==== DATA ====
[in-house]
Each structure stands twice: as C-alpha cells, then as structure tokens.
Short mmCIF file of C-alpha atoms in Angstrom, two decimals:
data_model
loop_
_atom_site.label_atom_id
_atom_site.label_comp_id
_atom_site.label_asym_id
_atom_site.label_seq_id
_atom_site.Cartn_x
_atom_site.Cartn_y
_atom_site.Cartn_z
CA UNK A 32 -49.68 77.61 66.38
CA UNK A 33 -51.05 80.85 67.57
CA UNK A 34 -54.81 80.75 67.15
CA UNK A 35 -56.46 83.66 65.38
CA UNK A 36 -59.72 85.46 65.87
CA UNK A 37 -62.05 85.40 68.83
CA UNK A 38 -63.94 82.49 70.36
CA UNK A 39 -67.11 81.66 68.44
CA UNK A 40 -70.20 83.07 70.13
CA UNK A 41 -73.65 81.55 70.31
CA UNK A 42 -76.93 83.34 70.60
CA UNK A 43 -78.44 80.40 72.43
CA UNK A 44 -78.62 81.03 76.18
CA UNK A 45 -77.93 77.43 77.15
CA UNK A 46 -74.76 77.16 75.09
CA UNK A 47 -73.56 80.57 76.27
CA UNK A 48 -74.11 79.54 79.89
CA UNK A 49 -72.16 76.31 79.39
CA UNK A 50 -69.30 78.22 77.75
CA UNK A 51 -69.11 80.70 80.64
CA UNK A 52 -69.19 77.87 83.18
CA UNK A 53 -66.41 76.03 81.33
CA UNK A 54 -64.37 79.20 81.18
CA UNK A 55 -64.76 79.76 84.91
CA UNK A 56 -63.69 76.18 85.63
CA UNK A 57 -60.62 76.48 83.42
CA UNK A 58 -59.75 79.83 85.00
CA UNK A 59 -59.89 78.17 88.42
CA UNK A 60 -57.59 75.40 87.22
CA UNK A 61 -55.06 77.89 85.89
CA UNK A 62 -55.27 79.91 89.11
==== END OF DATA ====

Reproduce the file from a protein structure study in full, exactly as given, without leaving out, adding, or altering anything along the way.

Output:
[in-house]
Each structure stands twice: as C-alpha cells, then as structure tokens.
Short mmCIF file of C-alpha atoms in Angstrom, two decimals:
data_model
loop_
_atom_site.label_atom_id
_atom_site.label_comp_id
_atom_site.label_asym_id
_atom_site.label_seq_id
_atom_site.Cartn_x
_atom_site.Cartn_y
_atom_site.Cartn_z
CA UNK A 32 -49.68 77.61 66.38
CA UNK A 33 -51.05 80.85 67.57
CA UNK A 34 -54.81 80.75 67.15
CA UNK A 35 -56.46 83.66 65.38
CA UNK A 36 -59.72 85.46 65.87
CA UNK A 37 -62.05 85.40 68.83
CA UNK A 38 -63.94 82.49 70.36
CA UNK A 39 -67.11 81.66 68.44
CA UNK A 40 -70.20 83.07 70.13
CA UNK A 41 -73.65 81.55 70.31
CA UNK A 42 -76.93 83.34 70.60
CA UNK A 43 -78.44 80.40 72.43
CA UNK A 44 -78.62 81.03 76.18
CA UNK A 45 -77.93 77.43 77.15
CA UNK A 46 -74.76 77.16 75.09
CA UNK A 47 -73.56 80.57 76.27
CA UNK A 48 -74.11 79.54 79.89
CA UNK A 49 -72.16 76.31 79.39
CA UNK A 50 -69.30 78.22 77.75
CA UNK A 51 -69.11 80.70 80.64
CA UNK A 52 -69.19 77.87 83.18
CA UNK A 53 -66.41 76.03 81.33
CA UNK A 54 -64.37 79.20 81.18
CA UNK A 55 -64.76 79.76 84.91
CA UNK A 56 -63.69 76.18 85.63
CA UNK A 57 -60.62 76.48 83.42
CA UNK A 58 -59.75 79.83 85.00
CA UNK A 59 -59.89 78.17 88.42
CA UNK A 60 -57.59 75.40 87.22
CA UNK A 61 -55.06 77.89 85.89
CA UNK A 62 -55.27 79.91 89.11